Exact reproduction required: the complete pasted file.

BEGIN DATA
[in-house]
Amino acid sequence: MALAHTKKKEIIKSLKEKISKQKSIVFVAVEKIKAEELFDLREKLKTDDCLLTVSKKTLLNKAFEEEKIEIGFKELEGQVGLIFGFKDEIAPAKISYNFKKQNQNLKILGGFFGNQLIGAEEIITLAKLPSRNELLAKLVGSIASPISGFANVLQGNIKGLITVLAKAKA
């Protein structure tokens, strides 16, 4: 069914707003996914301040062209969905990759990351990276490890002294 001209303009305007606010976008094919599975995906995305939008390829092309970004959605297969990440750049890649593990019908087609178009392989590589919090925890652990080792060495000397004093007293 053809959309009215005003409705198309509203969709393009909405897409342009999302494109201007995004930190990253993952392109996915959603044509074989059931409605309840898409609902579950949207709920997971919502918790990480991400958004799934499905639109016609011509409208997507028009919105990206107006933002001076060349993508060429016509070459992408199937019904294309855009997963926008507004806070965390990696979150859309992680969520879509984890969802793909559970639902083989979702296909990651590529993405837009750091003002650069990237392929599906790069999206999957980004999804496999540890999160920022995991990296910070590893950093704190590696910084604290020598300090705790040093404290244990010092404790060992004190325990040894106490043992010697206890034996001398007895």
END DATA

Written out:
[in-house]
Amino acid sequence: MALAHTKKKEIIKSLKEKISKQKSIVFVAVEKIKAEELFDLREKLKTDDCLLTVSKKTLLNKAFEEEKIEIGFKELEGQVGLIFGFKDEIAPAKISYNFKKQNQNLKILGGFFGNQLIGAEEIITLAKLPSRNELLAKLVGSIASPISGFANVLQGNIKGLITVLAKAKA
């Protein structure tokens, strides 16, 4: 069914707003996914301040062209969905990759990351990276490890002294 001209303009305007606010976008094919599975995906995305939008390829092309970004959605297969990440750049890649593990019908087609178009392989590589919090925890652990080792060495000397004093007293 053809959309009215005003409705198309509203969709393009909405897409342009999302494109201007995004930190990253993952392109996915959603044509074989059931409605309840898409609902579950949207709920997971919502918790990480991400958004799934499905639109016609011509409208997507028009919105990206107006933002001076060349993508060429016509070459992408199937019904294309855009997963926008507004806070965390990696979150859309992680969520879509984890969802793909559970639902083989979702296909990651590529993405837009750091003002650069990237392929599906790069999206999957980004999804496999540890999160920022995991990296910070590893950093704190590696910084604290020598300090705790040093404290244990010092404790060992004190325990040894106490043992010697206890034996001398007895």